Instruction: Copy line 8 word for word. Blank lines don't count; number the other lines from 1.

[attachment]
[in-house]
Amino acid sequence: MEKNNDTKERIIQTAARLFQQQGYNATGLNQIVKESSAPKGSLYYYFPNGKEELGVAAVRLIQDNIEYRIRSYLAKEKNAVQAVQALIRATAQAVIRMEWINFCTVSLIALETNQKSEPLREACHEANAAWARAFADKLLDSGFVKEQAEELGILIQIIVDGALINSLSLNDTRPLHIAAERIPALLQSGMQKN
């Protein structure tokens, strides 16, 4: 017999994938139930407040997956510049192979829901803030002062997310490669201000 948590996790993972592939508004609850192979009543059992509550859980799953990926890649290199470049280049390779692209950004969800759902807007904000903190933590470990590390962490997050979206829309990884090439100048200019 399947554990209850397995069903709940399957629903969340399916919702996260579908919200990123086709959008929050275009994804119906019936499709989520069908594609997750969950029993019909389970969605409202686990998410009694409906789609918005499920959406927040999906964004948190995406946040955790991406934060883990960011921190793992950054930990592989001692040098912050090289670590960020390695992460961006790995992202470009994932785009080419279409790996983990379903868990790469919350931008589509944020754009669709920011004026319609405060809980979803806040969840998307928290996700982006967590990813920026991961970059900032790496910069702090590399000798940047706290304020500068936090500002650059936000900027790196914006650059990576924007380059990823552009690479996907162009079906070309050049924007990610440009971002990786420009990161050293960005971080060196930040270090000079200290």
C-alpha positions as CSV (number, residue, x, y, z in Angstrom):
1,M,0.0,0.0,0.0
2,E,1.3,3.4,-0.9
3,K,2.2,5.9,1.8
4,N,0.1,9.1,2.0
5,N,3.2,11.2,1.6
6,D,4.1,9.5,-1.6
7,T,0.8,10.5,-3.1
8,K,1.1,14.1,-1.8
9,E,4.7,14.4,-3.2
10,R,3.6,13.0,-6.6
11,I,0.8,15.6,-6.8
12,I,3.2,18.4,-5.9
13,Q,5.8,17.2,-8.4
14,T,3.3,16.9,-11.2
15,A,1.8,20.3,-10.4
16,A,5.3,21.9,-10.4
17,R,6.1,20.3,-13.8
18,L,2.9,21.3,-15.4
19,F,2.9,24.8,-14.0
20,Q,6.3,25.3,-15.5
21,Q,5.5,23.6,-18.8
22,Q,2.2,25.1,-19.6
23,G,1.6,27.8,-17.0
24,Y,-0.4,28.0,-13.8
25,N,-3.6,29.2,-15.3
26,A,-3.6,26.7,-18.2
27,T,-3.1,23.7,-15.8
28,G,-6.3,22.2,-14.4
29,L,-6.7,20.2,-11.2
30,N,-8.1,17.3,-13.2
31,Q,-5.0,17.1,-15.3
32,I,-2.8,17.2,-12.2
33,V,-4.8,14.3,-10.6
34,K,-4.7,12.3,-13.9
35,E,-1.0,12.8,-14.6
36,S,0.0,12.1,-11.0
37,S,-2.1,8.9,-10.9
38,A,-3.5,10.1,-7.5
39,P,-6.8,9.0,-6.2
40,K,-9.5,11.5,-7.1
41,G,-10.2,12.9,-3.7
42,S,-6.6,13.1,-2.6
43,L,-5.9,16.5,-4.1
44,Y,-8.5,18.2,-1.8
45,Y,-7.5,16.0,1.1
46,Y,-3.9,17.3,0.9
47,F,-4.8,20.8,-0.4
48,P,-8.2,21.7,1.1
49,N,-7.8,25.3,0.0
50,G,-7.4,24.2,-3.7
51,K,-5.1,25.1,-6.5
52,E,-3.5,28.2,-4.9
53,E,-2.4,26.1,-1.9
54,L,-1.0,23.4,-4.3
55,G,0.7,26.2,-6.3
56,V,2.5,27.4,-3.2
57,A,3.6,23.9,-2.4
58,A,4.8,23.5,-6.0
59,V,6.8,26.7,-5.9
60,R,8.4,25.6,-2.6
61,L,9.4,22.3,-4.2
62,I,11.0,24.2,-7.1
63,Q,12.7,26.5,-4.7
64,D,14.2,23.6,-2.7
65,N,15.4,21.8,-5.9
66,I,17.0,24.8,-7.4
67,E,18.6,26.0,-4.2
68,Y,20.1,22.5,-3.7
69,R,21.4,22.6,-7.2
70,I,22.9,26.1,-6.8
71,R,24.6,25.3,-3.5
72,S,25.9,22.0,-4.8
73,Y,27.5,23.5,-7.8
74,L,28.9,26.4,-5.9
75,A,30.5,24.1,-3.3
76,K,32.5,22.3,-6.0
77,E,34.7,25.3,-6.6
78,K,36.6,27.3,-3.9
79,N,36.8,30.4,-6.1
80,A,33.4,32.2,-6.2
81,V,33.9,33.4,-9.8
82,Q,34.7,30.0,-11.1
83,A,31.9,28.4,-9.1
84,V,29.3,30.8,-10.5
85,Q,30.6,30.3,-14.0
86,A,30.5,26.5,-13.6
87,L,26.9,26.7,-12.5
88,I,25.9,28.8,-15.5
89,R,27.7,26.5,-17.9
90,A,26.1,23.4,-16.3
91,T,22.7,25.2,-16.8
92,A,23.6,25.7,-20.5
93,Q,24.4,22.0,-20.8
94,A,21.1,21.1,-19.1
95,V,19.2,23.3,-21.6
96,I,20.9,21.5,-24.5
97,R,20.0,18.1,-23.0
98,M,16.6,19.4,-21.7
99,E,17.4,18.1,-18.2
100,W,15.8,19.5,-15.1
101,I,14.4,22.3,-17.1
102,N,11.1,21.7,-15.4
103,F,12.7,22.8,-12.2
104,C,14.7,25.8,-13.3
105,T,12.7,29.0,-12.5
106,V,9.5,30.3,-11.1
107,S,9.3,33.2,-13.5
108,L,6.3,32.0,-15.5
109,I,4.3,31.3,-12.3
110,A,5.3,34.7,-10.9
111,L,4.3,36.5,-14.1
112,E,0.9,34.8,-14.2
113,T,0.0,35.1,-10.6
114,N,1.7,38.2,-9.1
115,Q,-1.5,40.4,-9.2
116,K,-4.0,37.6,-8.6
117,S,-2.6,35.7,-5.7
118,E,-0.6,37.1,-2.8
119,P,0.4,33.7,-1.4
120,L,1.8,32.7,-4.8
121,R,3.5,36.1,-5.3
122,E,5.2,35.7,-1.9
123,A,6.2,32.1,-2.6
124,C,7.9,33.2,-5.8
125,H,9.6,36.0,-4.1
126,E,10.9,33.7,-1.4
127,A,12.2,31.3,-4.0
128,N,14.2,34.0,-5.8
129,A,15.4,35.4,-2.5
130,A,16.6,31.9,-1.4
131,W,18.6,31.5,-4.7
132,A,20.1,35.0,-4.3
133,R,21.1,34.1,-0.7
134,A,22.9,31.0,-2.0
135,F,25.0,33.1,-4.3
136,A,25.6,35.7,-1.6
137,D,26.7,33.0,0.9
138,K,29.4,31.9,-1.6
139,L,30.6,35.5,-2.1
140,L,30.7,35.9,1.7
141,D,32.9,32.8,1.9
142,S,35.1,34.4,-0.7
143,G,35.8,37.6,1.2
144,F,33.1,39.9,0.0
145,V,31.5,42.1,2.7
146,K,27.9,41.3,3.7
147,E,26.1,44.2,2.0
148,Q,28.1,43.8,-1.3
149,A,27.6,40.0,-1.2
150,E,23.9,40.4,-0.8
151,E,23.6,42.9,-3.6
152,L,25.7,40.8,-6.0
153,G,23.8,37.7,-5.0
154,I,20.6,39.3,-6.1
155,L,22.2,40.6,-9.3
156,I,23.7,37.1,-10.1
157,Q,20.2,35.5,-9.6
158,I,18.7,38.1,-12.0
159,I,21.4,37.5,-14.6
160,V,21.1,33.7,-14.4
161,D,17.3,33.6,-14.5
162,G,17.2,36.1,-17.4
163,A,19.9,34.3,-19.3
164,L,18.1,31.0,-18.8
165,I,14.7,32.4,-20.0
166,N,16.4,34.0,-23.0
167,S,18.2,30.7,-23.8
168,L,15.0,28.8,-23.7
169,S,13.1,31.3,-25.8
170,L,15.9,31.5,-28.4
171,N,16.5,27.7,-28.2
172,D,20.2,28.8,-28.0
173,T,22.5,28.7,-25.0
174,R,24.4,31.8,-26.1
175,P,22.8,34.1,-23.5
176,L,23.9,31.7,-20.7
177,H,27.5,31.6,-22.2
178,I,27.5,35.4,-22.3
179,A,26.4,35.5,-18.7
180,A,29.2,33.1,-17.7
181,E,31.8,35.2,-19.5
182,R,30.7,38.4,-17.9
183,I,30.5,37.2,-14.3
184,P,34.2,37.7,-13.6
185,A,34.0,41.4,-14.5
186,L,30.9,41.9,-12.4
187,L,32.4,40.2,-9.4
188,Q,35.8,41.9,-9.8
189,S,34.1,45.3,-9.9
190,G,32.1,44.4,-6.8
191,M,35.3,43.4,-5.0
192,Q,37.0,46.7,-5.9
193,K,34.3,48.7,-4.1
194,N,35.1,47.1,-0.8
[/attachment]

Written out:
4,N,0.1,9.1,2.0